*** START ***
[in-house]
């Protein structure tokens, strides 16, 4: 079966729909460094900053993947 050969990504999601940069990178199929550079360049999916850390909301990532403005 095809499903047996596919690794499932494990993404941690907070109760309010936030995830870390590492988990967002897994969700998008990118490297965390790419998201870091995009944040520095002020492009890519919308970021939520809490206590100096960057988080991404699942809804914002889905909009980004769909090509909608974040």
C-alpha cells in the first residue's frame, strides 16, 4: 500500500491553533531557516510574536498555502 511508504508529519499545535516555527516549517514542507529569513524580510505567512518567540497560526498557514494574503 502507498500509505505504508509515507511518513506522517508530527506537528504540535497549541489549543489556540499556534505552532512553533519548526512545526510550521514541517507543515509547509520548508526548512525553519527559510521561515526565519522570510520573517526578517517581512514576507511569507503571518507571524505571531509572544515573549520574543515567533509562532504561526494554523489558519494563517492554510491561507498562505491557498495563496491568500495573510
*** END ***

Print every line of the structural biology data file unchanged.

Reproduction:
[in-house]
């Protein structure tokens, strides 16, 4: 079966729909460094900053993947 050969990504999601940069990178199929550079360049999916850390909301990532403005 095809499903047996596919690794499932494990993404941690907070109760309010936030995830870390590492988990967002897994969700998008990118490297965390790419998201870091995009944040520095002020492009890519919308970021939520809490206590100096960057988080991404699942809804914002889905909009980004769909090509909608974040």
C-alpha cells in the first residue's frame, strides 16, 4: 500500500491553533531557516510574536498555502 511508504508529519499545535516555527516549517514542507529569513524580510505567512518567540497560526498557514494574503 502507498500509505505504508509515507511518513506522517508530527506537528504540535497549541489549543489556540499556534505552532512553533519548526512545526510550521514541517507543515509547509520548508526548512525553519527559510521561515526565519522570510520573517526578517517581512514576507511569507503571518507571524505571531509572544515573549520574543515567533509562532504561526494554523489558519494563517492554510491561507498562505491557498495563496491568500495573510